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Why let it drip and drain away?

Of the two approaches to using treated sewage effluent (TSE), the direct use of raw TSE comes with a lower capital cost, higher water usage, higher chemical usage and, always worryingly, a higher microbiological risk.

| | Aug 15, 2010 | 12:15 pm
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B Surendar

B Surendar

Of the two approaches to using treated sewage effluent (TSE), the direct use of raw TSE comes with a lower capital cost, higher water usage, higher chemical usage and, always worryingly, a higher microbiological risk. The TSE polishing method, on the other hand, comes with a higher capital cost, lower use of chemicals and water and a lower microbiological risk.

Typically, re-circulation of raw TSE in a cooling tower in a district cooling scheme involves such parameter as salinity, TDS, chloride and sulphate for consideration. Potable water is, of course, king, because largely speaking, these parameters are not factors. Thus, it is the case that while potable water allows five to six cycles of concentration, raw TSE allows 2.5 to three cycles.

Government regulation in Abu Dhabi and Dubai having taken potable out of the picture – and not to forget, the high costs involved, in the first place, anyway – the toss-up is between raw and polished (with seawater cooling as a possible option in coastal developments). In the new paradigm, recent technological developments in wastewater treatment plants allow for an improvement in quality of raw TSE. Polishing takes the water several notches higher. Though polished TSE comes at a cost higher than raw TSE, the fact of the matter is that it allows for higher cycles of concentration – sometimes, higher than even potable water.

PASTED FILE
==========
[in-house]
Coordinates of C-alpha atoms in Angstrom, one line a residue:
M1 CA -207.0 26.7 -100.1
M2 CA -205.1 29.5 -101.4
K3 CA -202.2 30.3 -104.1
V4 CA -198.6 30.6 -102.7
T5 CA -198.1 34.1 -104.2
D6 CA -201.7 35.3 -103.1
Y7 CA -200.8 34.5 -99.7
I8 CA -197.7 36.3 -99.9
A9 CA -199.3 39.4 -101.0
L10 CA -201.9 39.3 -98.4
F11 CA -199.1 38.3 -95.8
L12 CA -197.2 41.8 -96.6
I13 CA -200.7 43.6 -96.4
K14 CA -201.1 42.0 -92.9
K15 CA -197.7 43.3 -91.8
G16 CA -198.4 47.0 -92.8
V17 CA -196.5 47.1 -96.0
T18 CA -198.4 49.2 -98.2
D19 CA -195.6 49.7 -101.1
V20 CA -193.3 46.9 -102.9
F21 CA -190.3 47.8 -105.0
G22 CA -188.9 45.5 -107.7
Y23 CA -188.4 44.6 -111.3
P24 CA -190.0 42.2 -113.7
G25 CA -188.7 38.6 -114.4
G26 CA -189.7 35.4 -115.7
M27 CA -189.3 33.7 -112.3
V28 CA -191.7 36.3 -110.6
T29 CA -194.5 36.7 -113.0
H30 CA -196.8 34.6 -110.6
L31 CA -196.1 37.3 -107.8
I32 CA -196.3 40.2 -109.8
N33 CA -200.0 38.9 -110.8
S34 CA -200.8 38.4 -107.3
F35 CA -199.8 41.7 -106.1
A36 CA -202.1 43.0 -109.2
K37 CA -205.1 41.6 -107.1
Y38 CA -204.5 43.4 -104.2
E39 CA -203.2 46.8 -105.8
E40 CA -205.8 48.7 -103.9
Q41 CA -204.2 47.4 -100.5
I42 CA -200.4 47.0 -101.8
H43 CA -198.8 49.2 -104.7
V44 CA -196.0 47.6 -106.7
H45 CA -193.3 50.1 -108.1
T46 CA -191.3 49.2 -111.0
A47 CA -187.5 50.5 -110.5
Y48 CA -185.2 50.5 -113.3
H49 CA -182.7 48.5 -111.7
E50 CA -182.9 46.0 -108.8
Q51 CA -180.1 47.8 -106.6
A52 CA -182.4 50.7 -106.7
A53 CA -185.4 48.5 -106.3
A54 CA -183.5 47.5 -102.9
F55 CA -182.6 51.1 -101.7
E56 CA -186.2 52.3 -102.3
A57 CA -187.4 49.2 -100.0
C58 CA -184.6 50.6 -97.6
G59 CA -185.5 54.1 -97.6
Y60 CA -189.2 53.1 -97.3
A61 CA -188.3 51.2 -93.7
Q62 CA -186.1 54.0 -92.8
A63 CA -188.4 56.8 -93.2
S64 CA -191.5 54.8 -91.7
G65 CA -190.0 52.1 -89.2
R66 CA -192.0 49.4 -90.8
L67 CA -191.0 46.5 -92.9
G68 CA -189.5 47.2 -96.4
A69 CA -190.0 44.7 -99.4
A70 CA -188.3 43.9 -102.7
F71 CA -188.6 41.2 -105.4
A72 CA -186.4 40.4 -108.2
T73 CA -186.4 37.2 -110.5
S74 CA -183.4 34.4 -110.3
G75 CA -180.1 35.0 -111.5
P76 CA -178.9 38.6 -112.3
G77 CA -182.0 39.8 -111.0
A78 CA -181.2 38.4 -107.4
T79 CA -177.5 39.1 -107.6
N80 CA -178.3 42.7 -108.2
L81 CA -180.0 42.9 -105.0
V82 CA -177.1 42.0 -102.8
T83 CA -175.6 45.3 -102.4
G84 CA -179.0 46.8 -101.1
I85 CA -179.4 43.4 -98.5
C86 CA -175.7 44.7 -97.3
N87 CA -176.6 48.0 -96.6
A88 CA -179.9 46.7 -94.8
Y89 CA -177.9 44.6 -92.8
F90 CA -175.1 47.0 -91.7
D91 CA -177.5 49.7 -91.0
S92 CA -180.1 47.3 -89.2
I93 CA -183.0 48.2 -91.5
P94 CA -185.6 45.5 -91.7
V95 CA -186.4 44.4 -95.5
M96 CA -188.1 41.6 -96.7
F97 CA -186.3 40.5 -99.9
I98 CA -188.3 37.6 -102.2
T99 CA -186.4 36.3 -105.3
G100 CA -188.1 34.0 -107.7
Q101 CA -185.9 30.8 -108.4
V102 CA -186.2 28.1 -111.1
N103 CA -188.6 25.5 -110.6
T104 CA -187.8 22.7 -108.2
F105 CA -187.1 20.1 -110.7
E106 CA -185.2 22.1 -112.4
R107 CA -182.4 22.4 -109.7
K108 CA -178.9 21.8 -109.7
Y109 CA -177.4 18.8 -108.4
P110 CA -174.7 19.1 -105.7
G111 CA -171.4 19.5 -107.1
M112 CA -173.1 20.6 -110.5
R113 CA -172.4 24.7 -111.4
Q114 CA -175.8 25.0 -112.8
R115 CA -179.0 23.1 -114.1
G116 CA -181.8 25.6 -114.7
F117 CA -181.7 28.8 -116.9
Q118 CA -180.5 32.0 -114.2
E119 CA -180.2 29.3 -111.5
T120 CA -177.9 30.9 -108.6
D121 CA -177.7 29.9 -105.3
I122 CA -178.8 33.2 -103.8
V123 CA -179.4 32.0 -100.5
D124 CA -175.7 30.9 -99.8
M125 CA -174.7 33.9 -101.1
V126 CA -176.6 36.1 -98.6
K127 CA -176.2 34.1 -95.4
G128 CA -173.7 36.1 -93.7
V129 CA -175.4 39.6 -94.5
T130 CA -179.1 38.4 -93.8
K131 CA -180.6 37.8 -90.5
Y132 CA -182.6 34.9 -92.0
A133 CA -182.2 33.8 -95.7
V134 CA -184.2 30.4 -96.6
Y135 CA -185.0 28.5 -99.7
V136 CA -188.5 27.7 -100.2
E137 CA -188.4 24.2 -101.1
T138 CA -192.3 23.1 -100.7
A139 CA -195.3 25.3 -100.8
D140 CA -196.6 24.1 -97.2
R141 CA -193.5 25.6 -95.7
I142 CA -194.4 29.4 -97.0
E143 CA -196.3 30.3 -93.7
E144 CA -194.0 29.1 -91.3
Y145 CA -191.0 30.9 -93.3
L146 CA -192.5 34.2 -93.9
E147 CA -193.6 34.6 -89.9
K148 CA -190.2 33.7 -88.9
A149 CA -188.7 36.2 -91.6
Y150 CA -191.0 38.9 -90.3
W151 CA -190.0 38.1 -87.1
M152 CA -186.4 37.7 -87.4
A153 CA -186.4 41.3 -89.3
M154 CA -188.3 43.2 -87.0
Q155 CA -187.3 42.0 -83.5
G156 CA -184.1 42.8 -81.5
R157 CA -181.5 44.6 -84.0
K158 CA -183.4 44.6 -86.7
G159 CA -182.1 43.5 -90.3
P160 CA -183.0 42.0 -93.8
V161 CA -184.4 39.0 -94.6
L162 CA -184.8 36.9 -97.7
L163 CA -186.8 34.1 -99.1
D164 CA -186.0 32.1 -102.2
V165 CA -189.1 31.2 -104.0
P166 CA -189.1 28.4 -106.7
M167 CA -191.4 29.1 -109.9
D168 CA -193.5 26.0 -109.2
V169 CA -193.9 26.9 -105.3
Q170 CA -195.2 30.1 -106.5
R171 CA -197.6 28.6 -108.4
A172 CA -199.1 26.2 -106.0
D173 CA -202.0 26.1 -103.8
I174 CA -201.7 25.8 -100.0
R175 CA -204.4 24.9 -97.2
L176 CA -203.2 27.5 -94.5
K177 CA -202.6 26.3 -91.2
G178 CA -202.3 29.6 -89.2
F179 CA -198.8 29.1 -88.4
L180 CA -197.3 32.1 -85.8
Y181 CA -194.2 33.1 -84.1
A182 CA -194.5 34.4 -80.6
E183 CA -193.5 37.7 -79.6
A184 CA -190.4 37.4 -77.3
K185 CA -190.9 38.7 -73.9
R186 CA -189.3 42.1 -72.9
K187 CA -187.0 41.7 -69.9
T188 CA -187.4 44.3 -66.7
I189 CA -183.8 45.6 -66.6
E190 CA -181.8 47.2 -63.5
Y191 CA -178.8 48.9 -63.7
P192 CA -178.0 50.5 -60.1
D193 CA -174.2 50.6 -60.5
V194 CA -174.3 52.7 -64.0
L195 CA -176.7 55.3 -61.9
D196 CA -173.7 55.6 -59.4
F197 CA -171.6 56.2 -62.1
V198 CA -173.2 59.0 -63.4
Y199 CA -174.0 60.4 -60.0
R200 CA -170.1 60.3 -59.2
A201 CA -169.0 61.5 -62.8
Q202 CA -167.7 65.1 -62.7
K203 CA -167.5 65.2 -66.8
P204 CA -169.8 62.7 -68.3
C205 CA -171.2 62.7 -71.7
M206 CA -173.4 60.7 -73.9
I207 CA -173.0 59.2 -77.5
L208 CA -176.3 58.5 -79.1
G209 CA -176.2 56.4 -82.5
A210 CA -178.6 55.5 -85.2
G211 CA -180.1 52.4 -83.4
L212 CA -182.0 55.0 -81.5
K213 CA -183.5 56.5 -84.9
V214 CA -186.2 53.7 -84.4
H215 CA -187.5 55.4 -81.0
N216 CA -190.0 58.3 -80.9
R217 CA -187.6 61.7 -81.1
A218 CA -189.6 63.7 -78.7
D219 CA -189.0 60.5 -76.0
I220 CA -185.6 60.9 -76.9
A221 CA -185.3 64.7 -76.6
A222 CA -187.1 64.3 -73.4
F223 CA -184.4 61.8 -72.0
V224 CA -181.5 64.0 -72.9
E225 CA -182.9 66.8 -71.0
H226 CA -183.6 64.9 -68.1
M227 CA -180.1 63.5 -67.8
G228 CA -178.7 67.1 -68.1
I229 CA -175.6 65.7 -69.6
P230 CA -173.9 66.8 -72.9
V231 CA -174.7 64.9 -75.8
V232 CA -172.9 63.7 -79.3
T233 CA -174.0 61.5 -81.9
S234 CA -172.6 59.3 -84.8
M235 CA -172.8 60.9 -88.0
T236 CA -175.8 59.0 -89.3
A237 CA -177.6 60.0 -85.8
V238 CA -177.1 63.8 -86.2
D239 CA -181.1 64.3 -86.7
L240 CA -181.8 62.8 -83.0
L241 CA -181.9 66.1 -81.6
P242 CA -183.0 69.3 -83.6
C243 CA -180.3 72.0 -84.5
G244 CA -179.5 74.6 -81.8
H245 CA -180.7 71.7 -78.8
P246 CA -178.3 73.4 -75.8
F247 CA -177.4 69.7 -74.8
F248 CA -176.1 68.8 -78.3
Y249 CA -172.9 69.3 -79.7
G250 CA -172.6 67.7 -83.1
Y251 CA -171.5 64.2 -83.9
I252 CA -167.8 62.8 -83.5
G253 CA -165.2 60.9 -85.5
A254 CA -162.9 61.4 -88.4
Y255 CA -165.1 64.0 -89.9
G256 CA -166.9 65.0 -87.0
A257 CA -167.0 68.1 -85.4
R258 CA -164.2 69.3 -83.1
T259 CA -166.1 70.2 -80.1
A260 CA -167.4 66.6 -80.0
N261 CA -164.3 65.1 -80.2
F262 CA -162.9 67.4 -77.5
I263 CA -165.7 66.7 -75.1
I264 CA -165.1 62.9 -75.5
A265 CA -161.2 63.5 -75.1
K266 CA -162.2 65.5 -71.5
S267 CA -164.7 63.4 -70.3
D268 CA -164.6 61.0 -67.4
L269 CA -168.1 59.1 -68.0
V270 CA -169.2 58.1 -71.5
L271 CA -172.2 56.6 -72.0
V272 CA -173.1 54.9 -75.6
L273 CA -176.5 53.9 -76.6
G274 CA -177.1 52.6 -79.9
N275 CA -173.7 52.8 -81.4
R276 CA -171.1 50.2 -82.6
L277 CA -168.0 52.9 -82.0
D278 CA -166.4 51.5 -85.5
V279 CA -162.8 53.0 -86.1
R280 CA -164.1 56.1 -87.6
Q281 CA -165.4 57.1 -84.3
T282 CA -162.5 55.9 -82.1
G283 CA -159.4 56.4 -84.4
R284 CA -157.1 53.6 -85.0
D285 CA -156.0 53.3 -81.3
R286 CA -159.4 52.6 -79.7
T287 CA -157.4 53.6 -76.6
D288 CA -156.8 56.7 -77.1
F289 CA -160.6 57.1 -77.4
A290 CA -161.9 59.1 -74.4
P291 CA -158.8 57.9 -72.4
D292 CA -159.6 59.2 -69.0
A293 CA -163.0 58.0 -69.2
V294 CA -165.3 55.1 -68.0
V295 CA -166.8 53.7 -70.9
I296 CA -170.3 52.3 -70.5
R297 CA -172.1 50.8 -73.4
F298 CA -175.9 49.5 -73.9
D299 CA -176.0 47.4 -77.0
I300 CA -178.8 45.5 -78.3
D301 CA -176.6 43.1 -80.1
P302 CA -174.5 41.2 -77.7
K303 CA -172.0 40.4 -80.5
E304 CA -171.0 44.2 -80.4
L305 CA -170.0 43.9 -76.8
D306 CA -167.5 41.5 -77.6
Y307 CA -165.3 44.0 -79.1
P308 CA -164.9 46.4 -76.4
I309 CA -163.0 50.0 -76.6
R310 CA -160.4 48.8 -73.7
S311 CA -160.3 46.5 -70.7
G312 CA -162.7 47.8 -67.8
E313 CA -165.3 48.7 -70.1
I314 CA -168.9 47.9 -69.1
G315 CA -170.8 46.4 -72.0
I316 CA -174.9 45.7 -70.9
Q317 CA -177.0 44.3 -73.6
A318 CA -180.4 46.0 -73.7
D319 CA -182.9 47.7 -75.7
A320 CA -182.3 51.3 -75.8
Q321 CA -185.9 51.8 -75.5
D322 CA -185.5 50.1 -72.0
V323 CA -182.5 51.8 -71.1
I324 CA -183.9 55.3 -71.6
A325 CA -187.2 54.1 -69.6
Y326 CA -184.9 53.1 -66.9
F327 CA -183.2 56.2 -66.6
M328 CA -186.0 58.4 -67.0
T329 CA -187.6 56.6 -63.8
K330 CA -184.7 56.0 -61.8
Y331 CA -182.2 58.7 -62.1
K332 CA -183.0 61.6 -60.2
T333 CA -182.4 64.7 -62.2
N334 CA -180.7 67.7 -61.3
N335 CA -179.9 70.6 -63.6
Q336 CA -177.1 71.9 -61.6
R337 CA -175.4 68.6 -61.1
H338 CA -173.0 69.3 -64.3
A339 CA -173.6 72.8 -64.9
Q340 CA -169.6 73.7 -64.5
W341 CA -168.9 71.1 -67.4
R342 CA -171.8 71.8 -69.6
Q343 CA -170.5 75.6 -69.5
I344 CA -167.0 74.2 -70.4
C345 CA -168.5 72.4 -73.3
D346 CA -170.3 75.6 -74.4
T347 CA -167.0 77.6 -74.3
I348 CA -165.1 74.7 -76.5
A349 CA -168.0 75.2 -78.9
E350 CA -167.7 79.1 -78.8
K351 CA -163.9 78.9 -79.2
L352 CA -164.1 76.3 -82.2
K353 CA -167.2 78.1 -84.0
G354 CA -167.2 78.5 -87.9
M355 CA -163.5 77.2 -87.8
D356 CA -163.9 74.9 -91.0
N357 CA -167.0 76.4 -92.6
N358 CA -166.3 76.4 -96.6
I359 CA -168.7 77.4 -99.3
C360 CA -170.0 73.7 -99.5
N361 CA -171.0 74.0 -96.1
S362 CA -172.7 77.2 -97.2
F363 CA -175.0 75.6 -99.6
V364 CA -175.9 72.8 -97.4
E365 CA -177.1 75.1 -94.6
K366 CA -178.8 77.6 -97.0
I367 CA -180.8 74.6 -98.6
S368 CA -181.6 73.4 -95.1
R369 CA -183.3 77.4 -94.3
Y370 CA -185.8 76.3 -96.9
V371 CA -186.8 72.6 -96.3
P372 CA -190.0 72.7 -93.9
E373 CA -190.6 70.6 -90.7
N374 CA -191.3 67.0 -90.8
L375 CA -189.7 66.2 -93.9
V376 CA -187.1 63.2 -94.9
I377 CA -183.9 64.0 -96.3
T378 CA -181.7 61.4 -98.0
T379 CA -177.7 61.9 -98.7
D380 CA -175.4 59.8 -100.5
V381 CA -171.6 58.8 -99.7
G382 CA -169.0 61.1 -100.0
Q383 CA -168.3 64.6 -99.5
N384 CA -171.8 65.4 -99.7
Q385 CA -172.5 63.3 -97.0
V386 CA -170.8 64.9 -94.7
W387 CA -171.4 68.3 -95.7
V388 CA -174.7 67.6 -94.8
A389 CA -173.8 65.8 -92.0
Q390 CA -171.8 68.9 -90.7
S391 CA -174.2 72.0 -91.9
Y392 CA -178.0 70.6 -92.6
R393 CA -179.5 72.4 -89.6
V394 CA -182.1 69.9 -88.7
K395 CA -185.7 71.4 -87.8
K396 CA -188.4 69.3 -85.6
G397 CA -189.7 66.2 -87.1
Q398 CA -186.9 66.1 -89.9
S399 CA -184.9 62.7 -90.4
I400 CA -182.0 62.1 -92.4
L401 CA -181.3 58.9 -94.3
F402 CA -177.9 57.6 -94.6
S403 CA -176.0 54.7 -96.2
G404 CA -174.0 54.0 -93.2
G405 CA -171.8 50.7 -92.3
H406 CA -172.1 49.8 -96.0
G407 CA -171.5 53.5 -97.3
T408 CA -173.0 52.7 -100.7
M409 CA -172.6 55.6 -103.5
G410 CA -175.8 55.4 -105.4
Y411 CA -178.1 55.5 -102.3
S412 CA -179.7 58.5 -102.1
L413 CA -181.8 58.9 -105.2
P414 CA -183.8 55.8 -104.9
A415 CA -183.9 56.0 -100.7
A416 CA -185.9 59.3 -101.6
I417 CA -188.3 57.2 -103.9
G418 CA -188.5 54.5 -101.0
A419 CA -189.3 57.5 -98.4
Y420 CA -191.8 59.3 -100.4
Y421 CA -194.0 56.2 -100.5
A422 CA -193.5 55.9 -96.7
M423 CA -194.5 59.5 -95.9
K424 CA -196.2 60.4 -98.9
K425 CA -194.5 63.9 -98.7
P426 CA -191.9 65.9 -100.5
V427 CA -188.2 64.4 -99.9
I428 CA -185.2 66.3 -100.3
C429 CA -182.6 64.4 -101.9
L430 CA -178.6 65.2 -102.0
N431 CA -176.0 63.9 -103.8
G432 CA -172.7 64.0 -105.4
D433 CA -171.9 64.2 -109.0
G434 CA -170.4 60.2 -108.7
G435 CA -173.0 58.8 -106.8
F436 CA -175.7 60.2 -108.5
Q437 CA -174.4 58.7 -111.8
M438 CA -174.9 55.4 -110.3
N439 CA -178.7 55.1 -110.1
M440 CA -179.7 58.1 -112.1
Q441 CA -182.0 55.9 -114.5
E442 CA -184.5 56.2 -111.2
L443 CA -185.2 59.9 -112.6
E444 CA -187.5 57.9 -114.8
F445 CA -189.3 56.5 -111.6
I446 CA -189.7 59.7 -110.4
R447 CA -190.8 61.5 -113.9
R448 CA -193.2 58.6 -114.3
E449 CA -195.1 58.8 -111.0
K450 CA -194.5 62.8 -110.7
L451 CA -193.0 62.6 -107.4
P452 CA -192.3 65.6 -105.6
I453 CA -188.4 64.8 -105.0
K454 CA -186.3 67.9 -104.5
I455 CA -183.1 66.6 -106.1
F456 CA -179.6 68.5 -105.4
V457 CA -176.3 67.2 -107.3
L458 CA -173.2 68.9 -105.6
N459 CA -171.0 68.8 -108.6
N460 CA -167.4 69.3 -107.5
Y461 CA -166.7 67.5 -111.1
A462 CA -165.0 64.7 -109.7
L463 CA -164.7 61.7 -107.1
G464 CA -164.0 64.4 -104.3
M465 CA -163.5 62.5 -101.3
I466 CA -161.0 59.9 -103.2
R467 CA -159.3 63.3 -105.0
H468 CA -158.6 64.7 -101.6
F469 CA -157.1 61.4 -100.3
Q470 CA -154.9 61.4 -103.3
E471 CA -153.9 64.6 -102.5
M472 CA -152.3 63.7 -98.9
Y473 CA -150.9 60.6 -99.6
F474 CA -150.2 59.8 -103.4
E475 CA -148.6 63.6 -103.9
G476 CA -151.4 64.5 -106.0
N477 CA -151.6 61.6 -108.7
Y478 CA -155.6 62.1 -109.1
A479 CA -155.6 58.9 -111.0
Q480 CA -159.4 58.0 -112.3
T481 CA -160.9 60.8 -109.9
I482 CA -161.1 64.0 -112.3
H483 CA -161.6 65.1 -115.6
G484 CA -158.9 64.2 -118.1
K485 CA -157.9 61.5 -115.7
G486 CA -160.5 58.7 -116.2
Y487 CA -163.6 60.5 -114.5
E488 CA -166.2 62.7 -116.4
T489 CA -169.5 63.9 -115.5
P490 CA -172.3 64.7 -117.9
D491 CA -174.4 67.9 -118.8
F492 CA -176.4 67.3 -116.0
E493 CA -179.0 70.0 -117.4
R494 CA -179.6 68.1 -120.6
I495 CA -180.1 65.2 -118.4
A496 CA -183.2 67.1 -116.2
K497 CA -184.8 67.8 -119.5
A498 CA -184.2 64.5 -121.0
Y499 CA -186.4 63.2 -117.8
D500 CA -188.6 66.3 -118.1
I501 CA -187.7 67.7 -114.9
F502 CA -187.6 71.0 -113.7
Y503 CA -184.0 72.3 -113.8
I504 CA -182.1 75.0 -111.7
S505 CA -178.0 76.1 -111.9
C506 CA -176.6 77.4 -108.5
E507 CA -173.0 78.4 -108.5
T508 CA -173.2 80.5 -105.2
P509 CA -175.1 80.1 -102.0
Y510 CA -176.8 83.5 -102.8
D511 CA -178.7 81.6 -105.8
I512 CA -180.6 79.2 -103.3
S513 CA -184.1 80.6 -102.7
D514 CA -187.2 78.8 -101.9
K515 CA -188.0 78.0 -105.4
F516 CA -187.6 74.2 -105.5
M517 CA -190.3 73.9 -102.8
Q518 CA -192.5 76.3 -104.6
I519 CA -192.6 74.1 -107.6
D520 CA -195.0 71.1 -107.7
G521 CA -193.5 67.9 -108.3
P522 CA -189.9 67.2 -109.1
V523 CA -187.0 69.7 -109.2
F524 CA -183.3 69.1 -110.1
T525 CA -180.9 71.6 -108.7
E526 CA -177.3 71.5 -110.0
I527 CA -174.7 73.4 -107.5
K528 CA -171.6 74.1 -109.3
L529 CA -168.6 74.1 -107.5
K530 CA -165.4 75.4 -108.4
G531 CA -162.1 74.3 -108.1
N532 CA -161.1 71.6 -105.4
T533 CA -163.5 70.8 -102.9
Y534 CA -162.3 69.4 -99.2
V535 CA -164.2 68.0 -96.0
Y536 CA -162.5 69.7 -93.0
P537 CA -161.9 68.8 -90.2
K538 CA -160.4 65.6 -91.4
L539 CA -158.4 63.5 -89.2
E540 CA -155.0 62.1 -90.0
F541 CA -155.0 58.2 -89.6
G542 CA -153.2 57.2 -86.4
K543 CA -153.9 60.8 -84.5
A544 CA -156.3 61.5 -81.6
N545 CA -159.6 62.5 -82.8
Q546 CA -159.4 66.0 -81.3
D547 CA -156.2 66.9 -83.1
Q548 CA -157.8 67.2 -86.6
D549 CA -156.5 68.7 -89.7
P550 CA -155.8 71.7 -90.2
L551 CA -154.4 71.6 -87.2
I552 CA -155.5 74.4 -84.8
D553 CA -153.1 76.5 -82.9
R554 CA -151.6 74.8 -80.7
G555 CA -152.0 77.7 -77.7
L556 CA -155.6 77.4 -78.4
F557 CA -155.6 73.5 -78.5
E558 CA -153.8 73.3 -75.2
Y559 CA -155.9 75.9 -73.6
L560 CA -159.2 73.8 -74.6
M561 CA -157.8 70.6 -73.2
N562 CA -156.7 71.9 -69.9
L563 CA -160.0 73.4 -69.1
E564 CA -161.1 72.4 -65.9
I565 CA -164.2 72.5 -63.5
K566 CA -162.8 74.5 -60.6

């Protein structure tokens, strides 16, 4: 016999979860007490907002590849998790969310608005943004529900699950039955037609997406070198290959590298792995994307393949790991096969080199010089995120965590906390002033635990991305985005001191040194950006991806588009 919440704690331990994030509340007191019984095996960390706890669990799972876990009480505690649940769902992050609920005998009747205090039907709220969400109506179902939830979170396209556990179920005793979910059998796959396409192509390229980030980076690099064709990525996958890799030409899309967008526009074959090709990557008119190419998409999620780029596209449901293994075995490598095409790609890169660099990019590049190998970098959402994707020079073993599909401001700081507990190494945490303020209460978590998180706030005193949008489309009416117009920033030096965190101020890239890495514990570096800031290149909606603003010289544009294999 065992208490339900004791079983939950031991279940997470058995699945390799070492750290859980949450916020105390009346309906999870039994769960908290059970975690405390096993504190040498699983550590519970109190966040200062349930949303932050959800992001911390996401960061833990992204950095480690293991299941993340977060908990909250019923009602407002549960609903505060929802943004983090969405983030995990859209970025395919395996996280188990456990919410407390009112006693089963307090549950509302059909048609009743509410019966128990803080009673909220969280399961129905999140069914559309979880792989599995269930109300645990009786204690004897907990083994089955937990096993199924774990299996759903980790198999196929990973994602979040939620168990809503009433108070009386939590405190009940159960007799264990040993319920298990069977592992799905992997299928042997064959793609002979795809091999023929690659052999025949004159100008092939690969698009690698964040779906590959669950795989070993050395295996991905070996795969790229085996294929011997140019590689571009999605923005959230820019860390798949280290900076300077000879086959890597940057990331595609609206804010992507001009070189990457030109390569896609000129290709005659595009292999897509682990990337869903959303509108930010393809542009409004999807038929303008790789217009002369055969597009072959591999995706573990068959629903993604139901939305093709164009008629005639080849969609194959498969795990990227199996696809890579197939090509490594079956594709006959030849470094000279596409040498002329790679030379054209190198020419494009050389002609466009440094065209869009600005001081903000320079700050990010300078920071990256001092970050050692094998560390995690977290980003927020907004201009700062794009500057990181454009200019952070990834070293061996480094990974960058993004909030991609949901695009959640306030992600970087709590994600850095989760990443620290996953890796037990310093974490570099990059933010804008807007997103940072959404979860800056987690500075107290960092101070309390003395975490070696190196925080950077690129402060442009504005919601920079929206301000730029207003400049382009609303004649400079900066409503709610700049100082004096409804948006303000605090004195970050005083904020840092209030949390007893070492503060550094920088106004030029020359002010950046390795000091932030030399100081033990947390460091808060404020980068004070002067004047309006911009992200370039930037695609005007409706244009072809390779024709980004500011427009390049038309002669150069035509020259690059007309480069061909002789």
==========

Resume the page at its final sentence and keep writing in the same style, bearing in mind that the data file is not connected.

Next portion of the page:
Cost is too important a factor to ignore, though. It always has been and is more so in this period of economic uncertainty, in a world that is increasingly talking of a double-dip recession. At such times – and other times, as well – thinking beyond the conventional helps. Condensate water recovery is unconventional. Though it has been used for many, many years, it has never been viewed as a significant factor in district cooling plants. That view surely has to change in these times. At Reem Island, they are collecting condensate water with the intention of making their district cooling plants more water efficient. Nearly 20% of the make-up water will come from condensate water that is collected from buildings in the development. And for this, they say, considerable investment has gone into installing buffer tanks, pumps and pipes throughout the reticulation network.

Considering the fact that condensate water is very high quality water, when blended with TSE, it will improve the quality of TSE. The folks at Reem Island say that when they consider condensate water recovery and the use of polished water as benchmarks, the overall water efficiency of their district cooling plants is high.

Indeed, why let it drip and drain away, then?

B Surendar


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